# What is the tangent vector representing rotation?

I am reading Mathematics for physics: A guided tour for graduate students by Michael Stone. On the page 379, the book says

The surface of the unit sphere is a manifold...We may label its points with spherical polar coordinates, $$\theta$$ measuring the co-latitude and $$\phi$$ measuring the longitude...In this coordinate basis, the tangent vector representing the velocity field due to a rigid rotation of one radian per second about the $$z$$-axis is $$V_z=\partial_\phi$$

I think it is like saying that, when rotating through $$\alpha$$ rad about $$z$$-axis, a point $$(1,\theta,\phi)$$ transforms to $$(1,\theta,\phi+\alpha)$$. But I cannot understand the next line, it says

Similarly, $$V_x=-\sin \phi \partial_\theta - \cot \theta \cos \phi \partial_\phi$$

I try to think about how a point transforms after rotation but failed. Has anyone read this book or can anyone help me to understand this line?

I don't read the book, but I suggest some way to understand it.

Suppose $$\mathbf{\omega}$$ is an angular velocity of given system. Then $$\mathbf{V} = \omega \times \mathbf{r}$$ for $$\mathbf{r}$$, the coordinate of given points on the sphere. Note that, $$\mathbf{V}$$ is an element of tangent space. You may know this is common mathematical tool to represent the vector field on manifolds.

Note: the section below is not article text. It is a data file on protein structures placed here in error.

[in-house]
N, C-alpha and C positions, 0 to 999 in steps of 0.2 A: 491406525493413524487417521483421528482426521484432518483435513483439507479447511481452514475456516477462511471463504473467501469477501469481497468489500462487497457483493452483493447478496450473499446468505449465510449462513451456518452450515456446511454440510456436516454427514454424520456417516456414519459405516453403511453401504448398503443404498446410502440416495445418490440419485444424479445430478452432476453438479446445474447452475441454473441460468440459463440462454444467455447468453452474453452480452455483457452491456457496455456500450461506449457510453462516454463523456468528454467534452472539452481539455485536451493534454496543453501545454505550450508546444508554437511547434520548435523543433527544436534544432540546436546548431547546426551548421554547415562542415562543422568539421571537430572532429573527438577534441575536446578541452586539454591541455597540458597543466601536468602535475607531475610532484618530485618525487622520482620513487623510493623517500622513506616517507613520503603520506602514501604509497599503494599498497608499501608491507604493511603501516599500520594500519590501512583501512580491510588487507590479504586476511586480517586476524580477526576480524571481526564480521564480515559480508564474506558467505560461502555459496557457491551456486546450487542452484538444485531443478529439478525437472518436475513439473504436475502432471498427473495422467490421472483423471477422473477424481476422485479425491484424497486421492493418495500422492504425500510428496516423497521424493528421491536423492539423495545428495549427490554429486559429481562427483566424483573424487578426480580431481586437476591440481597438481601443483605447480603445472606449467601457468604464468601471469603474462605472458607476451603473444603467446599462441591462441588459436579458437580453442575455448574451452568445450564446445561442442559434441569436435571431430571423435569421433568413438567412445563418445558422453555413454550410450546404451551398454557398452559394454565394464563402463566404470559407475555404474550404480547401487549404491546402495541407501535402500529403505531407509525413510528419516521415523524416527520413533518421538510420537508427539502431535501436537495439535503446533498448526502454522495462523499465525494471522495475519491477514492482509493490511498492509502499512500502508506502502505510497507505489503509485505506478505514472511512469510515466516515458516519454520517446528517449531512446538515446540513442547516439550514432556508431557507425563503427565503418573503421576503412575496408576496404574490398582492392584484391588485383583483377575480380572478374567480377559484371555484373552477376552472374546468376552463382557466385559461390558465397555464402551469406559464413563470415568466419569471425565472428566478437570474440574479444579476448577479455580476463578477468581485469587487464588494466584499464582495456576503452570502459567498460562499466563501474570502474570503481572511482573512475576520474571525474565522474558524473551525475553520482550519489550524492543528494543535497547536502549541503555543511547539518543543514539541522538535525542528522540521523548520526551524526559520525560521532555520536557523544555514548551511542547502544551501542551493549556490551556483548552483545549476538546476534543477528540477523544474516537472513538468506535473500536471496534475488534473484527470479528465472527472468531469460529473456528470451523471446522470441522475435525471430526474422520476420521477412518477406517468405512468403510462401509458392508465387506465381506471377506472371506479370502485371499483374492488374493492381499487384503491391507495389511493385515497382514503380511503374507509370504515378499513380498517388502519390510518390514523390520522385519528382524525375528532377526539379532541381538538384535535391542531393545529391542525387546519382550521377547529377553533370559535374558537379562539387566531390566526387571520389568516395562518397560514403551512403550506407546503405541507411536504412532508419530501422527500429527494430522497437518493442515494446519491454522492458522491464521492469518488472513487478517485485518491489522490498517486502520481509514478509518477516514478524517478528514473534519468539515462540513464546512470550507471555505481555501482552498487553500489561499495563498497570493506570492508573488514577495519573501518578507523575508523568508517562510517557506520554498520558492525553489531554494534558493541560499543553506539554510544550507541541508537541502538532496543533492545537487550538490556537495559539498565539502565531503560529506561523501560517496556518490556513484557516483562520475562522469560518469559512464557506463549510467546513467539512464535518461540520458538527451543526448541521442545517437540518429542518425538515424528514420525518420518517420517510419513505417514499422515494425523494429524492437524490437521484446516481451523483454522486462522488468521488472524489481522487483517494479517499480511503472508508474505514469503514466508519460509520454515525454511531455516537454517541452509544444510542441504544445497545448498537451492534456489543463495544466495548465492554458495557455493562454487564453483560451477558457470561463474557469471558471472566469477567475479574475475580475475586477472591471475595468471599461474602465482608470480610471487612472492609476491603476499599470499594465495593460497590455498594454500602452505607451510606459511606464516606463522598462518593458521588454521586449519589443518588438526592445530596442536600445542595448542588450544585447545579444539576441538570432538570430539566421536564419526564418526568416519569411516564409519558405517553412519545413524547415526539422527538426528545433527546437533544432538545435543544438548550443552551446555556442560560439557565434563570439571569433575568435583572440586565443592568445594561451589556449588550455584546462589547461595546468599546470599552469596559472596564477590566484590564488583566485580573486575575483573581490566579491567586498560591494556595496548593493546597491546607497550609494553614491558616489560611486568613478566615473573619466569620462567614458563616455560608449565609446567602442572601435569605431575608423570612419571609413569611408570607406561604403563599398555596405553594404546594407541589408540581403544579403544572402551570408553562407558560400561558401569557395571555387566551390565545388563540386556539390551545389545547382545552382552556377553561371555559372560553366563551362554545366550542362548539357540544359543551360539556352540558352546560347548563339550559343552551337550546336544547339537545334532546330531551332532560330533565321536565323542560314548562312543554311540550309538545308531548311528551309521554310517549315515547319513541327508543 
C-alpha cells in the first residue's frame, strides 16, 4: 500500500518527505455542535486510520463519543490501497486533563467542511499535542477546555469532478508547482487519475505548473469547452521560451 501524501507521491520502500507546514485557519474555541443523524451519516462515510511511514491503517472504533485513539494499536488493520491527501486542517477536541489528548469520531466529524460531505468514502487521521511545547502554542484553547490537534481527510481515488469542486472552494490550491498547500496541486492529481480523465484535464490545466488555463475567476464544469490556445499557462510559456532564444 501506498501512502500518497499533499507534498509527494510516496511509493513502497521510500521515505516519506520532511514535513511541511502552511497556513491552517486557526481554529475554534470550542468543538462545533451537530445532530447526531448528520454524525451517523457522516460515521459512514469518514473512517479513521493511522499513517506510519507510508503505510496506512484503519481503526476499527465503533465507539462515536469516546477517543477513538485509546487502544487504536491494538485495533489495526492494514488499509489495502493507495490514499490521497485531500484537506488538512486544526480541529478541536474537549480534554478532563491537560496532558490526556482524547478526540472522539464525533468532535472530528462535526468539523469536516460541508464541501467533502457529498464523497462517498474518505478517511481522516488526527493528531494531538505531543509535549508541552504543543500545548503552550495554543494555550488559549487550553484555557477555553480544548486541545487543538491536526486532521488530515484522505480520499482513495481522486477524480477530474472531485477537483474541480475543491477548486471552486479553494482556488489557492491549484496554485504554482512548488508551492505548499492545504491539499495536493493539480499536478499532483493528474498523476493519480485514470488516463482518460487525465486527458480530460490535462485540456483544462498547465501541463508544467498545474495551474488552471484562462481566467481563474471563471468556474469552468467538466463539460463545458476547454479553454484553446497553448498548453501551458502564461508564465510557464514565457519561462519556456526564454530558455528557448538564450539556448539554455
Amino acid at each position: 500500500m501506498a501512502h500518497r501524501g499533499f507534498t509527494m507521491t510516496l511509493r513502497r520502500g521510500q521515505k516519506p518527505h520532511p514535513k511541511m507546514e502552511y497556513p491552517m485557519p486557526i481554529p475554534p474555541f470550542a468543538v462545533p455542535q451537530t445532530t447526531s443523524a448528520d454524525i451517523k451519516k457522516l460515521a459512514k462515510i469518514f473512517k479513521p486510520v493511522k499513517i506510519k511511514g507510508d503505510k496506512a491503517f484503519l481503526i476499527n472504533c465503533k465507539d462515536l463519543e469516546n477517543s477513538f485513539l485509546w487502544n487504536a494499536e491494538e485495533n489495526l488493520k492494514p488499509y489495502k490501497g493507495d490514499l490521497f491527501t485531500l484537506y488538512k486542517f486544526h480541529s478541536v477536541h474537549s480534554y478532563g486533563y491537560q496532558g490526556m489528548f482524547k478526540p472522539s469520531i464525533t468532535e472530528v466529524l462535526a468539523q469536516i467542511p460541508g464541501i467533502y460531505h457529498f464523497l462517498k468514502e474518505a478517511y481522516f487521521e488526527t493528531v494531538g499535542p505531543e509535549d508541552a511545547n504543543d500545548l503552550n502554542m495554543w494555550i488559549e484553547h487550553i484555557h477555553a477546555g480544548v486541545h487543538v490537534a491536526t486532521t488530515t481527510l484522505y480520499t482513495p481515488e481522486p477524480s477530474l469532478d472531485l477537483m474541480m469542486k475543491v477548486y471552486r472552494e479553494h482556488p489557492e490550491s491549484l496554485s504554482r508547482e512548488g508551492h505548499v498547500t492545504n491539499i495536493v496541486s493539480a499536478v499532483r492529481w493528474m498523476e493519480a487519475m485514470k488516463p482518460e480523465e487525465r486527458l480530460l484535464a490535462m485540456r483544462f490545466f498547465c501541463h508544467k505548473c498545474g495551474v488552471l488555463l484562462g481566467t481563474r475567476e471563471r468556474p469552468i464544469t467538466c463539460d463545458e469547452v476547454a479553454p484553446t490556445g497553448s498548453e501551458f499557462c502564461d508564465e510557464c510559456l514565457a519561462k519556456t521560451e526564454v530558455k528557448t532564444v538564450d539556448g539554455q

Now, $$(\partial_x, \partial_y, \partial_z)$$ be the commonly given cartesian basis vector of $$\mathbb{R}^3$$ and $$(\partial_r, \partial_\theta, \partial_\phi)$$ be the basis of tangent space (of sphere) with normal vector $$\partial_r$$. Then they have a relation as follow.

$$\partial_x = \sin(\theta)\cos(\phi) \partial_r + \cos(\theta)\cos(\phi) \partial_\theta - \frac{\sin(\phi)}{\sin(\theta)}\partial_\phi\\ \partial_y = \sin(\theta)\sin(\phi) \partial_r + \cos(\theta)\sin(\phi) \partial_\theta + \frac{\cos(\phi)}{\sin(\theta)} \partial_\phi\\ \partial_z = \cos(\theta) \partial_r - \sin(\theta)\partial_\theta$$ When the case $$r = 1$$. (Because the sphere is an unit sphere)

In the case $$\omega = \partial_z$$,

Then, by calculation, we could get $$\mathbf{V}_z = x \partial_y - y \partial_x = \partial_\phi$$

In a similar sense, if $$\omega = \partial_x$$, We may get, $$\mathbf{V}_x = y \partial_z - z \partial_y = -\sin(\phi)\partial_\theta - \cos(\phi) \cot(\theta) \partial_\phi$$ what we want.

Thanks for reading our book!

ChoMedit's solution is correct. If you rotate with unit angular velocity about the $$x$$-axis, then after time $$\delta t$$ then the point with spherical coordinates $$(\theta,\phi)$$ will shift as $$(\theta,\phi) \to (\theta-\delta t \sin\phi , \phi-\delta t \cot\theta \cos\phi ).$$ It takes some trig to figure this out geometrically, so we used the $$z$$ axis as the main example and hoped you would simply believe us for the other two axes!